From Port Sunlight to Mombasa
Lifebuoy is partnering Population Services International to promote hygiene in Kenyan schools. Unilever Foundation Ambassador Chris Mallaband went to see their work.
Promoting health & hygiene
In 2012, the Unilever Foundation launched the Unilever Foundation Challenge, a global initiative designed to build employees’ awareness of and engagement with the Foundation and its global partners.
Chris Mallaband, Capability Building Manager for the Supply Chain Academy at Port Sunlight in the UK, was chosen from 1,500 applicants to become a Unilever Foundation ambassador last year.
Along with five fellow global ambassadors, he won the opportunity to visit one of the Unilever Foundation’s partner programmes, see how our support is making a difference first-hand, and share his experiences.
In June of 2013, Chris visited the Mombasa region of eastern Kenya, where he learned how the Unilever Foundation, Population Services International (PSI) and Lifebuoy’s partnership is promoting health and hygiene to help save lives.
Lifebuoy’s School of Five
Over 2 million children under the age of five die worldwide from pneumonia or diarrhoea every year. But nearly 50% of these deaths could be prevented with the simple act of handwashing with soap, making it one of the most cost-effective health interventions.
As part of its Help a Child Reach Five campaign, Lifebuoy is driving behavioural change in schools by teaching children about the importance of handwashing with soap at critical occasions daily. They can then act as agents of change, spreading the message to family, friends and neighbours.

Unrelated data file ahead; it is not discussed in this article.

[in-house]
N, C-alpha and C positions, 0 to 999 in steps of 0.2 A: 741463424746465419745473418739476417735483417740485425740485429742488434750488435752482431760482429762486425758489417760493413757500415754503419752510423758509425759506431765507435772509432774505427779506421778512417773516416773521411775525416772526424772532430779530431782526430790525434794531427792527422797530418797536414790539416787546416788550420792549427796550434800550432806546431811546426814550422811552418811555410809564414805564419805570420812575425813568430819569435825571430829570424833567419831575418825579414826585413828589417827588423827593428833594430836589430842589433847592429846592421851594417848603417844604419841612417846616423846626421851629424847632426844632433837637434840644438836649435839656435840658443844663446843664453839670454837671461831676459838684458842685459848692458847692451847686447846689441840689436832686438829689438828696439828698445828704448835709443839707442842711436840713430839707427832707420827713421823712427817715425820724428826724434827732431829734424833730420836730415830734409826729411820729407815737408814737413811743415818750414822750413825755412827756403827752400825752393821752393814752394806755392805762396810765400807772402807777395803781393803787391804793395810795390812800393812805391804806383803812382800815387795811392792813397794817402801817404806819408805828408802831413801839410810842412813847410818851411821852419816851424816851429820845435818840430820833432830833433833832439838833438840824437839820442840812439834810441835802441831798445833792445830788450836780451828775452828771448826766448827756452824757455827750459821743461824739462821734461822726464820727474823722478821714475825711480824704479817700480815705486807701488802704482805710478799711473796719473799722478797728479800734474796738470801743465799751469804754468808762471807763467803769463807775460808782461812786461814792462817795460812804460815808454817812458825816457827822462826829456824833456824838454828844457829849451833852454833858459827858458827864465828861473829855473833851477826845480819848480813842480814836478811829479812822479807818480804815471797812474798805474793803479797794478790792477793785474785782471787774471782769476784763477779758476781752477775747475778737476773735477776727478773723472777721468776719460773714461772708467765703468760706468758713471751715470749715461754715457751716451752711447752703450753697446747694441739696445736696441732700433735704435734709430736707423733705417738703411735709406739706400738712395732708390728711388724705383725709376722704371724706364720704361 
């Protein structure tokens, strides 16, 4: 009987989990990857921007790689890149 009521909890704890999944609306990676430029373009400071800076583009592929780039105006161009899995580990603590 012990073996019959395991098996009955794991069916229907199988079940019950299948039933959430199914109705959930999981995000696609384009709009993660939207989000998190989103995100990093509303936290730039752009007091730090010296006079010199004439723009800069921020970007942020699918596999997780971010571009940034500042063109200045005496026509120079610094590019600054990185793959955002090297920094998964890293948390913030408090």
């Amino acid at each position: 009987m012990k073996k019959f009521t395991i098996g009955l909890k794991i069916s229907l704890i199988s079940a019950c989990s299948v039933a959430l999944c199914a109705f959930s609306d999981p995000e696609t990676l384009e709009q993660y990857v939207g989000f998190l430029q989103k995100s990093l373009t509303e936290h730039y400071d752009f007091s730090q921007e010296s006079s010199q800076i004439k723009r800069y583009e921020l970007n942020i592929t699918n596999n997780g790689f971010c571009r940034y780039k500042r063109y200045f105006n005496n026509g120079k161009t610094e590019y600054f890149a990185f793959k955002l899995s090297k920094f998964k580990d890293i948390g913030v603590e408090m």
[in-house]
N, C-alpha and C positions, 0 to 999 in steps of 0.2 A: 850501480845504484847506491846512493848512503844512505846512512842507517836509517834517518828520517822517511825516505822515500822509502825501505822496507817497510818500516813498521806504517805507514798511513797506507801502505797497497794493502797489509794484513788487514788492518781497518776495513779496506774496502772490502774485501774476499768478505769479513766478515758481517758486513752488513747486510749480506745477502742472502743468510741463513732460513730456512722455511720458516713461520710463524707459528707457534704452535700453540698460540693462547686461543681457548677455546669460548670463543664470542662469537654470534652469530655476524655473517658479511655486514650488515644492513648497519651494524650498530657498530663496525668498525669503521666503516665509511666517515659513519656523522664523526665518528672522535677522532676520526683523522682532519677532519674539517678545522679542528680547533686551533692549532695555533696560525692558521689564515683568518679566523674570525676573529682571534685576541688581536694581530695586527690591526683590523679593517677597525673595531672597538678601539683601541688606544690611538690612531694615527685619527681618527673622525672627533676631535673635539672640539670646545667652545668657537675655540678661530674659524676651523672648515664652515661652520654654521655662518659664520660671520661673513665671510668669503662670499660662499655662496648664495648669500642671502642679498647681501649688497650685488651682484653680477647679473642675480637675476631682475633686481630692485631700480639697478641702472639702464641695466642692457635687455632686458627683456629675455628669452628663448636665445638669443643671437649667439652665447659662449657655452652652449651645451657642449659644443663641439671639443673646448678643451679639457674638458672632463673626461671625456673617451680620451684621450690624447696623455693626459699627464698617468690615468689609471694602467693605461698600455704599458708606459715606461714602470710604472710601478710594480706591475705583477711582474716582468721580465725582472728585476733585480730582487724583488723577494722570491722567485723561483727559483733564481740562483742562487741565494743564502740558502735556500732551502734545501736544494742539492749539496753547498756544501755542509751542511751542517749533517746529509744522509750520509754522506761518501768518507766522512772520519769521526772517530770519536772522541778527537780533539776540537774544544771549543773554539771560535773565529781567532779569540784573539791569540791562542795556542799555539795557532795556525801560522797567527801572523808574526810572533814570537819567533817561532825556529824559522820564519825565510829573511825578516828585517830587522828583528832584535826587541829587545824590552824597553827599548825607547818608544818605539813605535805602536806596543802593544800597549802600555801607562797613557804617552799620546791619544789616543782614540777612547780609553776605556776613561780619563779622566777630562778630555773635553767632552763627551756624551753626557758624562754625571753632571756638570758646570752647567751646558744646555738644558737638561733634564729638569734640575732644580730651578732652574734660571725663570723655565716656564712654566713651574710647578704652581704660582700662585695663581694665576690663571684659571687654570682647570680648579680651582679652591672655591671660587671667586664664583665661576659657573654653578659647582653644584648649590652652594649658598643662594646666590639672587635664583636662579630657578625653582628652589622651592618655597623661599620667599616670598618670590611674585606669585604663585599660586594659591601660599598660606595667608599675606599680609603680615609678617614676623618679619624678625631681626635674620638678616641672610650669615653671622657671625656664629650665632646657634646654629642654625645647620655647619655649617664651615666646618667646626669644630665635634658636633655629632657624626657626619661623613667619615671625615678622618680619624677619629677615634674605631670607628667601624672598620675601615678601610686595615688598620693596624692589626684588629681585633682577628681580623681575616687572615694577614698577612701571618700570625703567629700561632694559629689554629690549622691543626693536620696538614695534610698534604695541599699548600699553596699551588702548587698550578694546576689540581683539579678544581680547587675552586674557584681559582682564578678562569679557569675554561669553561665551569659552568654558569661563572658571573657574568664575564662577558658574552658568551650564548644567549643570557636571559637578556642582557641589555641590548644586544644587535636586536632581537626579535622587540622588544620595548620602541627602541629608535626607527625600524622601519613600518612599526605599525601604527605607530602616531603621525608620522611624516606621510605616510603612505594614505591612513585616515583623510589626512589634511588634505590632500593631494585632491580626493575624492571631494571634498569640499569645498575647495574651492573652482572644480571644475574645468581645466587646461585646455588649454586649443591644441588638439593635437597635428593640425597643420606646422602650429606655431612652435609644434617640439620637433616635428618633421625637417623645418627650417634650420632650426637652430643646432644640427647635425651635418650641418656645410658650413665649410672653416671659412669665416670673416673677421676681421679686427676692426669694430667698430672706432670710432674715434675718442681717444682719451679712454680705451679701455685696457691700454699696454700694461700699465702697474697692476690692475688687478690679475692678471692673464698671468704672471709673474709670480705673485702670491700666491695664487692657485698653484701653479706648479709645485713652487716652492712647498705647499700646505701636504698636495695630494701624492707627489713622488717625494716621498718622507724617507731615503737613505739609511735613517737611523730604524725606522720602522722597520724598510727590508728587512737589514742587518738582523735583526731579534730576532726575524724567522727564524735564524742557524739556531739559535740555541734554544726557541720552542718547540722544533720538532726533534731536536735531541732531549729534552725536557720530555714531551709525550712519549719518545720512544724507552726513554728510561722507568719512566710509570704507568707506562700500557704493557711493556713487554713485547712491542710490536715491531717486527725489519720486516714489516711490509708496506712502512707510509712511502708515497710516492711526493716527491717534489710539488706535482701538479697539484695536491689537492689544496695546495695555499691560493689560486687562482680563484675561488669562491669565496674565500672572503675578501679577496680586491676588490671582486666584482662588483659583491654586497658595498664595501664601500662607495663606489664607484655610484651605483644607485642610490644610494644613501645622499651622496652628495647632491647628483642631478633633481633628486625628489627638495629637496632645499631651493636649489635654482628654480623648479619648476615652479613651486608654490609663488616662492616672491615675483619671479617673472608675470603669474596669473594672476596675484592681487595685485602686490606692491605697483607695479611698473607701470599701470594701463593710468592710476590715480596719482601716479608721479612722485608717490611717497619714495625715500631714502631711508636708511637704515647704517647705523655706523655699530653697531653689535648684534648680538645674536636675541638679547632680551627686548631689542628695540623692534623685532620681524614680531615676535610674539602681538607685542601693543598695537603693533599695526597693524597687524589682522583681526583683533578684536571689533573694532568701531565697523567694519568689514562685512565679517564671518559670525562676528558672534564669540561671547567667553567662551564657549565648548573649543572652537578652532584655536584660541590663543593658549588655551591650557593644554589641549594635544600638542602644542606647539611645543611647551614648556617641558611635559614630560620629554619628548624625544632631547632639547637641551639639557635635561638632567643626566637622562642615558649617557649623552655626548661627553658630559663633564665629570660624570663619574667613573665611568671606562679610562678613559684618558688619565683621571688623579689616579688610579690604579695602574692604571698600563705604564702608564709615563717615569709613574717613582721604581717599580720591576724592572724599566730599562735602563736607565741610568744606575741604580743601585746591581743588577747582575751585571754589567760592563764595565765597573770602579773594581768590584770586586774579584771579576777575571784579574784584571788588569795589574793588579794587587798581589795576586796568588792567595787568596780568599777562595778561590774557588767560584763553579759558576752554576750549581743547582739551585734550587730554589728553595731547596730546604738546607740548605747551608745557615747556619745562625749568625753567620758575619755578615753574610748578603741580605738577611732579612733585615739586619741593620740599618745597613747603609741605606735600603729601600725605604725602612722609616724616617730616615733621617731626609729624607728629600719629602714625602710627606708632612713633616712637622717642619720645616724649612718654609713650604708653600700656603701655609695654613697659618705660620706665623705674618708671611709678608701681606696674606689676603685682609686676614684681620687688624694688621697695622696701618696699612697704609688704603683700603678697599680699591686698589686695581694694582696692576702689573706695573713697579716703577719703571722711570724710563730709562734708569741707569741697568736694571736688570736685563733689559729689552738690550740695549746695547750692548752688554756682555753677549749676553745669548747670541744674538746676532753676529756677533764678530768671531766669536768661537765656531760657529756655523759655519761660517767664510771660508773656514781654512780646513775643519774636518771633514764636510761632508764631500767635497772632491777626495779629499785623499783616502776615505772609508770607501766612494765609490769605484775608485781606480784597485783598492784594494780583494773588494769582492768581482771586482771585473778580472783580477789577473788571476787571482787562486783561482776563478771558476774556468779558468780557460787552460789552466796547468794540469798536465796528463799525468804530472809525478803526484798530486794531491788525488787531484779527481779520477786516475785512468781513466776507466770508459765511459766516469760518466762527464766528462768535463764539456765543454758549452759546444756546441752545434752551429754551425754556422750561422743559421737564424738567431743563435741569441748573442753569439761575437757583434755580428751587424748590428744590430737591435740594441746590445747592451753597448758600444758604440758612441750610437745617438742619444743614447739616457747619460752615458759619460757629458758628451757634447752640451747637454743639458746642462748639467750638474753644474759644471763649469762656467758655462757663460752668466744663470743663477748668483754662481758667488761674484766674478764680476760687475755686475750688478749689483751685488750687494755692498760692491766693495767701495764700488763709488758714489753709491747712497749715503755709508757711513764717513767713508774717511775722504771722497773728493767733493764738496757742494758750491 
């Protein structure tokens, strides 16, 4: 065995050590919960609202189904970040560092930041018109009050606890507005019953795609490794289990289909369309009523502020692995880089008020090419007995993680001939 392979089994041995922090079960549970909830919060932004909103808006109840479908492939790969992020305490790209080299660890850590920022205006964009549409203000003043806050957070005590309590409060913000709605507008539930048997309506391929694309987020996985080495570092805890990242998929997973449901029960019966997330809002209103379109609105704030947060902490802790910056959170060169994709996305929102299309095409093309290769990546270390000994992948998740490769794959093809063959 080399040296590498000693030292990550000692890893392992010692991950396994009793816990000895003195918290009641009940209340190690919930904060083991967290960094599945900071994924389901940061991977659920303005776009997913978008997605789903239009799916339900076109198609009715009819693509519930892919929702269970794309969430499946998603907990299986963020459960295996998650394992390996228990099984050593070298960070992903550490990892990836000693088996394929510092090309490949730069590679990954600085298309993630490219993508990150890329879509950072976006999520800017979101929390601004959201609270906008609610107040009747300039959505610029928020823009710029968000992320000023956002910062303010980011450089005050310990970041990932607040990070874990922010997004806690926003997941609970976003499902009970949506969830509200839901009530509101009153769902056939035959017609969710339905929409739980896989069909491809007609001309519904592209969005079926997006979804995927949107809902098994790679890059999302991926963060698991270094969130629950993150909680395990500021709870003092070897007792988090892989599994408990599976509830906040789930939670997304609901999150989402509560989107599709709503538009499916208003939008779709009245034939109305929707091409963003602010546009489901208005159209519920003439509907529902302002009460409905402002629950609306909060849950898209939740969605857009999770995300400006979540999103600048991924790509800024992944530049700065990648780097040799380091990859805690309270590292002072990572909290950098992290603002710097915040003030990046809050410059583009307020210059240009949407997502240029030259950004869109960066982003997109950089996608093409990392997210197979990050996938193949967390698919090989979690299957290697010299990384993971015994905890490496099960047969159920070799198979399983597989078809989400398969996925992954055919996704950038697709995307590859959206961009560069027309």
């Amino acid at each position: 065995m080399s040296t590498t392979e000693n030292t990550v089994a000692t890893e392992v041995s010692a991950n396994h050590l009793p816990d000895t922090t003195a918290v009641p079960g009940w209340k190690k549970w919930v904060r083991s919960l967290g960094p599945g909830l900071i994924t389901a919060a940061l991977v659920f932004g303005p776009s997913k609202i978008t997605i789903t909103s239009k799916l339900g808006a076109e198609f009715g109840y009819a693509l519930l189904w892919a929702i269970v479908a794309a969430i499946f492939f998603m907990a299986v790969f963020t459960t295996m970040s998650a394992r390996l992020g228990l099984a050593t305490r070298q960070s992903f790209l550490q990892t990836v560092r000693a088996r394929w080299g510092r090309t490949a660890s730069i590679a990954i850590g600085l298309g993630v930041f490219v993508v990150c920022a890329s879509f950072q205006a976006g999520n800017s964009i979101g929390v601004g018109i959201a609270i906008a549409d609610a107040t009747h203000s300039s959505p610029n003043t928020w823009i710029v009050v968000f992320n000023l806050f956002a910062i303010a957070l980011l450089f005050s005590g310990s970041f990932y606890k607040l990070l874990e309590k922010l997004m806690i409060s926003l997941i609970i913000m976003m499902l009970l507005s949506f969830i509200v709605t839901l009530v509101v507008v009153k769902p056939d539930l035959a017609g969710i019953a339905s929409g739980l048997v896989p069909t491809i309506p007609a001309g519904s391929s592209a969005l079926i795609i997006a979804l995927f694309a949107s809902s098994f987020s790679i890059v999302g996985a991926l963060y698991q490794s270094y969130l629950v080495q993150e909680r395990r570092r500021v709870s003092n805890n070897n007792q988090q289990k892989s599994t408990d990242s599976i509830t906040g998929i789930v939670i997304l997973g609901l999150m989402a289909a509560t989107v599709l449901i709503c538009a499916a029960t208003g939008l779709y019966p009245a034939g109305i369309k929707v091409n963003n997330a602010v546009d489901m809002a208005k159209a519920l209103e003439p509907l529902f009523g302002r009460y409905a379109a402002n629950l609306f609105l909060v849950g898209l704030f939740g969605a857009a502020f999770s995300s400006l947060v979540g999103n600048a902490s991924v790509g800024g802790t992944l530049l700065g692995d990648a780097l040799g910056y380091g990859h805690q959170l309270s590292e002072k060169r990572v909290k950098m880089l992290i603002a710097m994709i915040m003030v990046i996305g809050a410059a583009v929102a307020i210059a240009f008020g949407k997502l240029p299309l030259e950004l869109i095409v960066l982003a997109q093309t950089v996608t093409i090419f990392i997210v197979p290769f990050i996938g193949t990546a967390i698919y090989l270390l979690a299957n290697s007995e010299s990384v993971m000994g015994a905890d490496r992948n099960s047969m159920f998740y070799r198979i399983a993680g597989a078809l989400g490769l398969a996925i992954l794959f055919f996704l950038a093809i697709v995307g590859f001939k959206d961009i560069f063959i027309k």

The brand’s School of Five initiative is a 21-day programme which teaches children that they need to wash their hands with soap on five key occasions during the day: before breakfast, lunch and dinner, after using the toilet, and during bathtime. Unique and critical to the programme is motivating students to practice the behaviour for 21 days consecutively to help make it stick as a habit.
Making an impact
“We visited several primary schools to see how PSI and Lifebuoy are implementing the programme,” explains Chris. “A number of parents I spoke to remarked on how they had been educated by their children who had completed the programme, and how they in turn had shared the learnings with other relatives and neighbours.
“The big learning for me was that this type of intervention succeeds or fails on the basis of the strength and quality of the relationships between Unilever brands like Lifebuoy, the Foundation partner – in this case PSI - and the relevant government department in the country where you’re trying to achieve traction,” Chris adds.
“All three need to be aligned and working collaboratively, and getting government permission, and then their ongoing support for thorough and effective implementation, is particularly vital.
“In Mombasa, it was clear that PSI had worked closely with both the Ministry for Health and the Ministry for Education to gain strong support for the programme, and were keen to see it be further developed and scaled up across Kenya.”
In Kenya and Zimbabwe alone, the partnership with PSI has reached over a million people. The Unilever Foundation, Lifebuoy and PSI partnership will continue to expand its programmes to help achieve Lifebuoy’s mission of improving the handwashing behaviour of one billion people by 2015 in line with the United Nations Millennium Development Goal 4.